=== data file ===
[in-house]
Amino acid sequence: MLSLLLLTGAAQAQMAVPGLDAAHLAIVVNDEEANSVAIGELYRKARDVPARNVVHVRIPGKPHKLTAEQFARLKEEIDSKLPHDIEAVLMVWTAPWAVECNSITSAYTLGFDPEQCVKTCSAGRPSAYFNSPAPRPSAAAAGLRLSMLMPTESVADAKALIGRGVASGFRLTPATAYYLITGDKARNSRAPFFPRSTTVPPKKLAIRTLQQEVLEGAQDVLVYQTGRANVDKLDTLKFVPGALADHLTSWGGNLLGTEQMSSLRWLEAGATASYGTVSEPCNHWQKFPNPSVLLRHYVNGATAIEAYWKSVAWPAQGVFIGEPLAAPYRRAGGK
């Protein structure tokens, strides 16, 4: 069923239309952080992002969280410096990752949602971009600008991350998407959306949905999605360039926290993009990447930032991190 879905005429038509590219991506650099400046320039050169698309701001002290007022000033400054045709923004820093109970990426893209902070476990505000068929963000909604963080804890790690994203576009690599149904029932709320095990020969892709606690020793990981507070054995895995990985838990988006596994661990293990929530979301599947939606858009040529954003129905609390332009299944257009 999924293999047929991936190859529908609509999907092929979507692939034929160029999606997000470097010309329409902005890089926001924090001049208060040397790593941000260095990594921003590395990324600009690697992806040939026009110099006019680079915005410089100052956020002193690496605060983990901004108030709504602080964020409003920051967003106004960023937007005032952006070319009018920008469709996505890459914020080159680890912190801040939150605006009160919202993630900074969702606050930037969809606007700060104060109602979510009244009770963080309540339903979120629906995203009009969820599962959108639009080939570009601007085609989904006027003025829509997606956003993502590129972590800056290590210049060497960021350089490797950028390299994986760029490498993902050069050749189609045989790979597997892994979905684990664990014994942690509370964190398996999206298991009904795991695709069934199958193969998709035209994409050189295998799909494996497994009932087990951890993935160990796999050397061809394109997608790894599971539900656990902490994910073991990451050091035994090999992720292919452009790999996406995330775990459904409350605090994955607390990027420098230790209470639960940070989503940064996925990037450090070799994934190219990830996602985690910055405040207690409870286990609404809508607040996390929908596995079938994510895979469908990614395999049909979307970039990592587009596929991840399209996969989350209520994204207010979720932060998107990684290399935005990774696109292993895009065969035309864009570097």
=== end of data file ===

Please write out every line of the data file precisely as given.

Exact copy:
[in-house]
Amino acid sequence: MLSLLLLTGAAQAQMAVPGLDAAHLAIVVNDEEANSVAIGELYRKARDVPARNVVHVRIPGKPHKLTAEQFARLKEEIDSKLPHDIEAVLMVWTAPWAVECNSITSAYTLGFDPEQCVKTCSAGRPSAYFNSPAPRPSAAAAGLRLSMLMPTESVADAKALIGRGVASGFRLTPATAYYLITGDKARNSRAPFFPRSTTVPPKKLAIRTLQQEVLEGAQDVLVYQTGRANVDKLDTLKFVPGALADHLTSWGGNLLGTEQMSSLRWLEAGATASYGTVSEPCNHWQKFPNPSVLLRHYVNGATAIEAYWKSVAWPAQGVFIGEPLAAPYRRAGGK
């Protein structure tokens, strides 16, 4: 069923239309952080992002969280410096990752949602971009600008991350998407959306949905999605360039926290993009990447930032991190 879905005429038509590219991506650099400046320039050169698309701001002290007022000033400054045709923004820093109970990426893209902070476990505000068929963000909604963080804890790690994203576009690599149904029932709320095990020969892709606690020793990981507070054995895995990985838990988006596994661990293990929530979301599947939606858009040529954003129905609390332009299944257009 999924293999047929991936190859529908609509999907092929979507692939034929160029999606997000470097010309329409902005890089926001924090001049208060040397790593941000260095990594921003590395990324600009690697992806040939026009110099006019680079915005410089100052956020002193690496605060983990901004108030709504602080964020409003920051967003106004960023937007005032952006070319009018920008469709996505890459914020080159680890912190801040939150605006009160919202993630900074969702606050930037969809606007700060104060109602979510009244009770963080309540339903979120629906995203009009969820599962959108639009080939570009601007085609989904006027003025829509997606956003993502590129972590800056290590210049060497960021350089490797950028390299994986760029490498993902050069050749189609045989790979597997892994979905684990664990014994942690509370964190398996999206298991009904795991695709069934199958193969998709035209994409050189295998799909494996497994009932087990951890993935160990796999050397061809394109997608790894599971539900656990902490994910073991990451050091035994090999992720292919452009790999996406995330775990459904409350605090994955607390990027420098230790209470639960940070989503940064996925990037450090070799994934190219990830996602985690910055405040207690409870286990609404809508607040996390929908596995079938994510895979469908990614395999049909979307970039990592587009596929991840399209996969989350209520994204207010979720932060998107990684290399935005990774696109292993895009065969035309864009570097």